We are mapping the world but much faster than one land parcel at a time. To provide more resilience against climate uncertainty everywhere as quickly as possible, we have started building a global inventory –with UK/Europe first – of land assets such as those just described and then mapping them at speed. At the same time we are aggregating data from lots of sources, so that we can connect extreme weather patterns with likely outcomes which we share with users.
Can historical data determine what is an anomaly?
The reason we collect historical data is that customers need to understand whether the situation they see now is a trend: it’s raining a lot now but is that normal for this time of the year or is it an anomaly? Is there a new weather trend that is going to last a generations? Are we in another cycle lasting 2-5 years? That’s important to know as it has bearings on longer term planning and investment.
Is it possible to predict flood events in areas that have not flooded before?
We can’t do flood predictions right now. I believe that further down the line we will be able to gauge the risk to assets from potential flooding across all the areas we monitor.
In time we are incorporating data on wind and hydrological patterns. We want to ensure our risk analysis has taken into account how an entire water basin operates and in what situations, diagnosed against other factors at play such as current land uses nearby, and the residual impact of historical usage, for example soil depletion, upstream flood defences and deforestation.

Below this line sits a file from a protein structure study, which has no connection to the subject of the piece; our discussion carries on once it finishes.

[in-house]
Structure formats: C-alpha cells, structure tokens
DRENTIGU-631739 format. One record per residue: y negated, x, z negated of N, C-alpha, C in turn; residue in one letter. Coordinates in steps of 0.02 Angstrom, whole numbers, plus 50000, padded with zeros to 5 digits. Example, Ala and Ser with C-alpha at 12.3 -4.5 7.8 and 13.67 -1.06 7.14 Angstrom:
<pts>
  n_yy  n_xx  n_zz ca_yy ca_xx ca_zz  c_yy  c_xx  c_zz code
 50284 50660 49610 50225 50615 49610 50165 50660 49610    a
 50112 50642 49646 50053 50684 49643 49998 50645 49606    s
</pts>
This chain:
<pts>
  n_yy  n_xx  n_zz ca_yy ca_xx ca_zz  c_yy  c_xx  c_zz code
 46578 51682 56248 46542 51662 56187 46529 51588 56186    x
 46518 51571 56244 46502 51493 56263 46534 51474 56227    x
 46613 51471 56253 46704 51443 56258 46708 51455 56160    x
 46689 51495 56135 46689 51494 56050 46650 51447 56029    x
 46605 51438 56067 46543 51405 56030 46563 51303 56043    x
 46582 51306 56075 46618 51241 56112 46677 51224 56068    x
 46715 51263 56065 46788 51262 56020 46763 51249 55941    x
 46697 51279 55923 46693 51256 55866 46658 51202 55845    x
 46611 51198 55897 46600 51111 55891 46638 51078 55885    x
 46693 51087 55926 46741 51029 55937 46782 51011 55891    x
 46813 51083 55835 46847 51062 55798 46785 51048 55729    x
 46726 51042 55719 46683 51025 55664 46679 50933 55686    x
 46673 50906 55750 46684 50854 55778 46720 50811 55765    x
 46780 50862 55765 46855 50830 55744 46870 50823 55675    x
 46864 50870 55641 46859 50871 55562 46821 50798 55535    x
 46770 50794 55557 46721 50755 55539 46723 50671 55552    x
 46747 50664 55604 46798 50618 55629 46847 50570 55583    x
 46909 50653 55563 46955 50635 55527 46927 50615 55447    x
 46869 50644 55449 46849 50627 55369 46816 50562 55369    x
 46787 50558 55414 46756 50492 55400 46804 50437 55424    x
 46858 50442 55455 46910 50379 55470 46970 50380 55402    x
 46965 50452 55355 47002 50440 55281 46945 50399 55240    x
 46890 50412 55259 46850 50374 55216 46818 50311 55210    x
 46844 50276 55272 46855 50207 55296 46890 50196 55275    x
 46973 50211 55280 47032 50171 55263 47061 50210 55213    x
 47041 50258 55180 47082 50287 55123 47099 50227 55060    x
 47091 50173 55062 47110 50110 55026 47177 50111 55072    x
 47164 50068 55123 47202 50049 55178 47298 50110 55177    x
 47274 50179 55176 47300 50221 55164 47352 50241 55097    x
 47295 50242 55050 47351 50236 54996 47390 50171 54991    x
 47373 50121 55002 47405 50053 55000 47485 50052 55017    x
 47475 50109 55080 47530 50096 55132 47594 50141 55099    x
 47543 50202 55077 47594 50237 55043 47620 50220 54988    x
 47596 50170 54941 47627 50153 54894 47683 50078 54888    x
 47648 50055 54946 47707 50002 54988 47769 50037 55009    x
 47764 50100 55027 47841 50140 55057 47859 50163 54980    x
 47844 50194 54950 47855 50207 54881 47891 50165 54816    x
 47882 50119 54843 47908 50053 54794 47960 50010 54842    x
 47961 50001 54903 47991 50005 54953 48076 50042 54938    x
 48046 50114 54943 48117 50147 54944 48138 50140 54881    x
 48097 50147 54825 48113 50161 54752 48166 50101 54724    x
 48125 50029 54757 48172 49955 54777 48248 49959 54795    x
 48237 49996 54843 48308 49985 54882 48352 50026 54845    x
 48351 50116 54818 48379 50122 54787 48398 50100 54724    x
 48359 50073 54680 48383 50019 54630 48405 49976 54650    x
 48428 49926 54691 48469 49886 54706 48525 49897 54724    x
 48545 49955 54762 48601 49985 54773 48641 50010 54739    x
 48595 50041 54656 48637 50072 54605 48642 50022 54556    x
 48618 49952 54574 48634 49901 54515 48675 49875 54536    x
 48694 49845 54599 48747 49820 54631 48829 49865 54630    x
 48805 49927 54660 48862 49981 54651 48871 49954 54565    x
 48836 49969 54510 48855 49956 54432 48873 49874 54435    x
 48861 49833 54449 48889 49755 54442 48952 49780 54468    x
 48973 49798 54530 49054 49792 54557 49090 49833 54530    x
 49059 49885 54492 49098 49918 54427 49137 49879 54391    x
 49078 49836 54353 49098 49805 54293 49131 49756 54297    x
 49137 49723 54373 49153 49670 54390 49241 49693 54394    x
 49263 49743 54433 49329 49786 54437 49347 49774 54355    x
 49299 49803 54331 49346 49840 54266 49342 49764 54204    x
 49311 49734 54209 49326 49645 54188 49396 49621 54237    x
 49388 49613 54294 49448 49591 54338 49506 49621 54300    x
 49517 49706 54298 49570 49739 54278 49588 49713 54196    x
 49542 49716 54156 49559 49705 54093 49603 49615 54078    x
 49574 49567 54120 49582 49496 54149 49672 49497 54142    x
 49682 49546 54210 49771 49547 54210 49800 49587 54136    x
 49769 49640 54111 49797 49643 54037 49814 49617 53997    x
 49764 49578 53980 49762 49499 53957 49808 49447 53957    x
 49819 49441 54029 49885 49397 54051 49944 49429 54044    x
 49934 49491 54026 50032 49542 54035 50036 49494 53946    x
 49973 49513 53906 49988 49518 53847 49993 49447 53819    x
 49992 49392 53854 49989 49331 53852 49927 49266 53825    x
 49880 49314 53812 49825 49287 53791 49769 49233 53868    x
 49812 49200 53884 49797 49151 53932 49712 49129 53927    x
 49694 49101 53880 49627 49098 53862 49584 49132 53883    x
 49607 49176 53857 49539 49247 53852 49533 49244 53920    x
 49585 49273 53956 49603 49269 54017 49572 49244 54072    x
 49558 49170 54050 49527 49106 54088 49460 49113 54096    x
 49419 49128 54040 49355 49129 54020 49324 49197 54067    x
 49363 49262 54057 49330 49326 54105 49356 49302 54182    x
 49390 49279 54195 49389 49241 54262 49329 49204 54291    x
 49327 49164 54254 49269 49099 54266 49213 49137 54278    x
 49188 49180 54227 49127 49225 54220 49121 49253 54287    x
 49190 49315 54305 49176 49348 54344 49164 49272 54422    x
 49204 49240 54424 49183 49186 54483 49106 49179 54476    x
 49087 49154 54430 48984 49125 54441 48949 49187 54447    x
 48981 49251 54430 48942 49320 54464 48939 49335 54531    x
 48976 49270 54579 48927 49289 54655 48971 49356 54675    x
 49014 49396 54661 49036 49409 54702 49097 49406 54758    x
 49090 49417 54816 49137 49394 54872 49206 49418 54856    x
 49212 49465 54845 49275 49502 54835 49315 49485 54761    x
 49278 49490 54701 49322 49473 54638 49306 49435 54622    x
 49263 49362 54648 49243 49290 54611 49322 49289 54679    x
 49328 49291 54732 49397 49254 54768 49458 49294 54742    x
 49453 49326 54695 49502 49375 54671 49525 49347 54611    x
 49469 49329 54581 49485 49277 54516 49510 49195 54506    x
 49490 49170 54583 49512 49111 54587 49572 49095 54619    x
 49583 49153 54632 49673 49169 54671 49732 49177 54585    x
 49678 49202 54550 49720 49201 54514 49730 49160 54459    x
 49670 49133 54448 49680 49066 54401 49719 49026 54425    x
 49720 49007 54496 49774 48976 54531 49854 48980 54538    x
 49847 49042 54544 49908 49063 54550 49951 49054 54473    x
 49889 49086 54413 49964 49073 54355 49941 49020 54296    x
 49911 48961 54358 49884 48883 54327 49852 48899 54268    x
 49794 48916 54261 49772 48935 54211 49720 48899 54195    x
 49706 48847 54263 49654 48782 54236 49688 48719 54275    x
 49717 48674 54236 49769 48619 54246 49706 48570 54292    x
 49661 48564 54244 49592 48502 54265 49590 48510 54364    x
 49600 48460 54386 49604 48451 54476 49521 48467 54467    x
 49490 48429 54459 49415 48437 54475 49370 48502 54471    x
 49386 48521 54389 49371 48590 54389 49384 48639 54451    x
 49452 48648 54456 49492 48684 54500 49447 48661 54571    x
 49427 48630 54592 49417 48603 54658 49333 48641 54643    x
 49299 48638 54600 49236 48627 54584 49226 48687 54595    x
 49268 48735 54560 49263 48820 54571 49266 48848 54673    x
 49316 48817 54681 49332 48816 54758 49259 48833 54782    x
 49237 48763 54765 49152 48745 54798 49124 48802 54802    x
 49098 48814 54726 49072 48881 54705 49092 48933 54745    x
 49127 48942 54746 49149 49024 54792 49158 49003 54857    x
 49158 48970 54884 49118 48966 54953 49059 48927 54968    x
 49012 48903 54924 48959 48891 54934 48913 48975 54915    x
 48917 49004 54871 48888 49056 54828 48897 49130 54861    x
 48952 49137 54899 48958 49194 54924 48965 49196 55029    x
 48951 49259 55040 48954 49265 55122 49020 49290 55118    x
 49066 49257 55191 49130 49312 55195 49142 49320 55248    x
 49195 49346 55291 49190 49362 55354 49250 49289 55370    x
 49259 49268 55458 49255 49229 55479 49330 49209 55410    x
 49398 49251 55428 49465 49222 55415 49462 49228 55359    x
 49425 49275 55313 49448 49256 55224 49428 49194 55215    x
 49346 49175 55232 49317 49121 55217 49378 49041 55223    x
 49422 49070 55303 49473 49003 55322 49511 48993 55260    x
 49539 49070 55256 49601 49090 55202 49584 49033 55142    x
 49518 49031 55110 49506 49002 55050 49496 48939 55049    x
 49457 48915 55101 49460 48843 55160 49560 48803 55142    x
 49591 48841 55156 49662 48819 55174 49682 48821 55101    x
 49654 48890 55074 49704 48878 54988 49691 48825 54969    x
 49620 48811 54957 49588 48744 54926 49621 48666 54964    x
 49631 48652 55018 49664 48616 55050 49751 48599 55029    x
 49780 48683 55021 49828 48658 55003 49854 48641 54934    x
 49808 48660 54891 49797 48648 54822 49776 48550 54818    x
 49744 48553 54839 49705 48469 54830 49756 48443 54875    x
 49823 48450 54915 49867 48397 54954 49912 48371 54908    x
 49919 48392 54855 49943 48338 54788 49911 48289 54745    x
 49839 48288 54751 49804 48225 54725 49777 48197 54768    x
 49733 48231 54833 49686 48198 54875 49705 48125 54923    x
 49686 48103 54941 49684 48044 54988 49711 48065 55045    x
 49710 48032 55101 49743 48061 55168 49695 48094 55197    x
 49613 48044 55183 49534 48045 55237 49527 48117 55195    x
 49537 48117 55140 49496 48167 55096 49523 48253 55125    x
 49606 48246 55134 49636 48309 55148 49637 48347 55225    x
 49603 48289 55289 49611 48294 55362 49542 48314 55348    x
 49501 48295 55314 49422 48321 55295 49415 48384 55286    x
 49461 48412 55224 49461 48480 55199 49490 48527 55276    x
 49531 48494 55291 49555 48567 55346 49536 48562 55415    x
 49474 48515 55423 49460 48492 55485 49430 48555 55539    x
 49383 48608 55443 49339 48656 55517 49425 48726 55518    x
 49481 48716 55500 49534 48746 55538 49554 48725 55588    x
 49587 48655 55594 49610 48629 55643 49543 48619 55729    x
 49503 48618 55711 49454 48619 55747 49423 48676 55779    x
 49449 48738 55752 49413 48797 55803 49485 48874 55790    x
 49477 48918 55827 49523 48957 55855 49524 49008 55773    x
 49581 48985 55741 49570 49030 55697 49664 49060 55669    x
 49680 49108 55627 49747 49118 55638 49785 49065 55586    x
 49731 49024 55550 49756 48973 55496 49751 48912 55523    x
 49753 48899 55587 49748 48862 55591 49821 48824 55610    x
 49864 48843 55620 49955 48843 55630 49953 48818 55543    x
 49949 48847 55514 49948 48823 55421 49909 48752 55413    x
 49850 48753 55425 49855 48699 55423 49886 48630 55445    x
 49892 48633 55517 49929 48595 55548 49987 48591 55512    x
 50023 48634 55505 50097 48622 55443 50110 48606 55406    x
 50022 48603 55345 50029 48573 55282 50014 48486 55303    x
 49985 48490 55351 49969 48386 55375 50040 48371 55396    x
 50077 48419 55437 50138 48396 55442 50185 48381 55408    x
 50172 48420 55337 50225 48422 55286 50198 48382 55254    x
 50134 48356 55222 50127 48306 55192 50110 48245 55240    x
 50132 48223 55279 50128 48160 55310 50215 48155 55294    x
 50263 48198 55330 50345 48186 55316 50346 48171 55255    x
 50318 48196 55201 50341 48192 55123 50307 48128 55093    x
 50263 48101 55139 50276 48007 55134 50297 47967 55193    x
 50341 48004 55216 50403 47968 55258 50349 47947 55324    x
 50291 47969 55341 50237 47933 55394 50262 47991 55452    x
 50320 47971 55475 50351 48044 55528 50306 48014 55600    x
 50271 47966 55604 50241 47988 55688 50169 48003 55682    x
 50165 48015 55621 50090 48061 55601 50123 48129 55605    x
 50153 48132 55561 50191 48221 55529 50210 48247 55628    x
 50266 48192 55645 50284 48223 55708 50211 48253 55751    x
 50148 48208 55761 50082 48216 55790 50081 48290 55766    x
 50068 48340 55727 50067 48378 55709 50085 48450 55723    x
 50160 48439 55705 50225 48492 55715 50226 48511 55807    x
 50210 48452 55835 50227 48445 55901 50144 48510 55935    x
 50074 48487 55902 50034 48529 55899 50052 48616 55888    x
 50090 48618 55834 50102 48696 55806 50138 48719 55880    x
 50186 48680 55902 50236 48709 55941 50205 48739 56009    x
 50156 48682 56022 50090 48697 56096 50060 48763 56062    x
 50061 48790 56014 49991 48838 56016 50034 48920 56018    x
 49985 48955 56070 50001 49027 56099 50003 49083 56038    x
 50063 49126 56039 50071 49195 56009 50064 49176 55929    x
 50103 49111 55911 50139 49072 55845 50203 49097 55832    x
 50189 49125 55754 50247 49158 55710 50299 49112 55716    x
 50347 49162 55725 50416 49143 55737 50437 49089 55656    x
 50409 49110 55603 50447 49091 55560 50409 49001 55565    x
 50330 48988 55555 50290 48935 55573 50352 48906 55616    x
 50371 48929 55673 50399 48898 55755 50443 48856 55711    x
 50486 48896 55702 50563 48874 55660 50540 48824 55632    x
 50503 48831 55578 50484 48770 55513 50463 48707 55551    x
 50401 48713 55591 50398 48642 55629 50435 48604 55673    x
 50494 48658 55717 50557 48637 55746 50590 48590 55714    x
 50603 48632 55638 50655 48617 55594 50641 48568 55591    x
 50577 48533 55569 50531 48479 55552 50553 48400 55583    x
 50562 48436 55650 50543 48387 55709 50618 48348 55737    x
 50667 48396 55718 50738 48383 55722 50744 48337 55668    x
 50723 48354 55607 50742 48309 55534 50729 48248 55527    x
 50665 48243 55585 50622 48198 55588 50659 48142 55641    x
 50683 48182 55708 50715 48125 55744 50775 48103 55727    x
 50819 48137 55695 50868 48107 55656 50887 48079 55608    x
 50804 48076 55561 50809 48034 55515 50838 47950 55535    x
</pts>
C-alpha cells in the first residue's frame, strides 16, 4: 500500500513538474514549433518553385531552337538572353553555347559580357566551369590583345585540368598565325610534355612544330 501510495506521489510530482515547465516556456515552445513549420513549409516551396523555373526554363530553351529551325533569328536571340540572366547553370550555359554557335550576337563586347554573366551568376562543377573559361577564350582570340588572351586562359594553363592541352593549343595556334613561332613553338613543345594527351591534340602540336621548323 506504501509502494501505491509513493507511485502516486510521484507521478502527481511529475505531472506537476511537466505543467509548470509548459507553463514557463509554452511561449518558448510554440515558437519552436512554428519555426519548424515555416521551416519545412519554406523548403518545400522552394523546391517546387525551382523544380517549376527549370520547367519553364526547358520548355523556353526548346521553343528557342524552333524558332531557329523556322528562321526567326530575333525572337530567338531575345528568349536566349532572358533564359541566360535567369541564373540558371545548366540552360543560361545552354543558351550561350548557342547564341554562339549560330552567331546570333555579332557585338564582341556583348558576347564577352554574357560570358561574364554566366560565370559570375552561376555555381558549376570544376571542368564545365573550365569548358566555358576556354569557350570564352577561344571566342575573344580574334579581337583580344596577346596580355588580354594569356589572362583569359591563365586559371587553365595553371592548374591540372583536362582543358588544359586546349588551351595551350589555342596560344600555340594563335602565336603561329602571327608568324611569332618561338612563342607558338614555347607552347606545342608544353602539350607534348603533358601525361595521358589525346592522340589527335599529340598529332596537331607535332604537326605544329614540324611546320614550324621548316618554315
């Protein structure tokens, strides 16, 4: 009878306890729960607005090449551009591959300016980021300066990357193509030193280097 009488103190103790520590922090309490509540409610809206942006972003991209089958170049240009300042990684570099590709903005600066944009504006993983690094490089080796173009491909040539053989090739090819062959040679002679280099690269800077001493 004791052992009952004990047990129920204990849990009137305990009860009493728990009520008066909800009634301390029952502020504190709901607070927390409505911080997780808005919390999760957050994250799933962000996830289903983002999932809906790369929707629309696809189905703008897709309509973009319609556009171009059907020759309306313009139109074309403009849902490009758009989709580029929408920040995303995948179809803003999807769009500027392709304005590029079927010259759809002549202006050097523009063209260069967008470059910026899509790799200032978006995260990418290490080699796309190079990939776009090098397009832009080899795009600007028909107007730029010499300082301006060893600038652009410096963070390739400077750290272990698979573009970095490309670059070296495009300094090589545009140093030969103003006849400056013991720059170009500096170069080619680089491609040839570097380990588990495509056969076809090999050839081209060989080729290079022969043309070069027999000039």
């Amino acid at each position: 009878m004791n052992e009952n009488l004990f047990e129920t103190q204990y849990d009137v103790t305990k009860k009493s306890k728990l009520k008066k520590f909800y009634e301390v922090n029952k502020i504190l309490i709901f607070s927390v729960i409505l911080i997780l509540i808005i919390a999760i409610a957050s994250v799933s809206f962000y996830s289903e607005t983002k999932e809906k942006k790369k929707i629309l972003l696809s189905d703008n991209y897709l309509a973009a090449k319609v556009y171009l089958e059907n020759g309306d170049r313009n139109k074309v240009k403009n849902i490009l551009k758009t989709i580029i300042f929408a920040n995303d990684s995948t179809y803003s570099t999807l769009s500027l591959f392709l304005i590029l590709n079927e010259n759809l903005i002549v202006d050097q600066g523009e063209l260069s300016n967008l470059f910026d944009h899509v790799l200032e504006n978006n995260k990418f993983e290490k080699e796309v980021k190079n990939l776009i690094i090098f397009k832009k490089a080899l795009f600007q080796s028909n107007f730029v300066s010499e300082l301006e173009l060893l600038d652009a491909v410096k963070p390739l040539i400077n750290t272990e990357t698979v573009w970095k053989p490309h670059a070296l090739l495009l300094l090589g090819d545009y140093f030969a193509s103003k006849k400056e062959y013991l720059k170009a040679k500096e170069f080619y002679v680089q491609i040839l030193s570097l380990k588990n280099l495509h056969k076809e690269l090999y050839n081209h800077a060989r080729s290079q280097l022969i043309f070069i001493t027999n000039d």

So Cervest utilises a systems approach, looking at the whole thing in its entirety, rather than just trying to do point changes?
Yes. This is an interconnected issue. A system level analysis of complex global climate change makes personalised decisions everywhere a possibility.
A fundamental problem is that climate impact on a parcel of land can be the result of behaviours and circumstances far away, where the knock-on effects are seen but not understood. A decision by a farmer in Somerset to mitigate against flooding on their farm might be better served by a system-wide understanding of the new weather patterns across UK and an approach to flooding based on a system-wide understanding of all the relevant factors at play, where decisions on land-use across the entire watershed within which the farm is located are connected to make the watershed more resilient. Same at the national level: as a country we need to take national measures to improve land management as a longer term solution to which our Somerset farmer is intrinsically connected.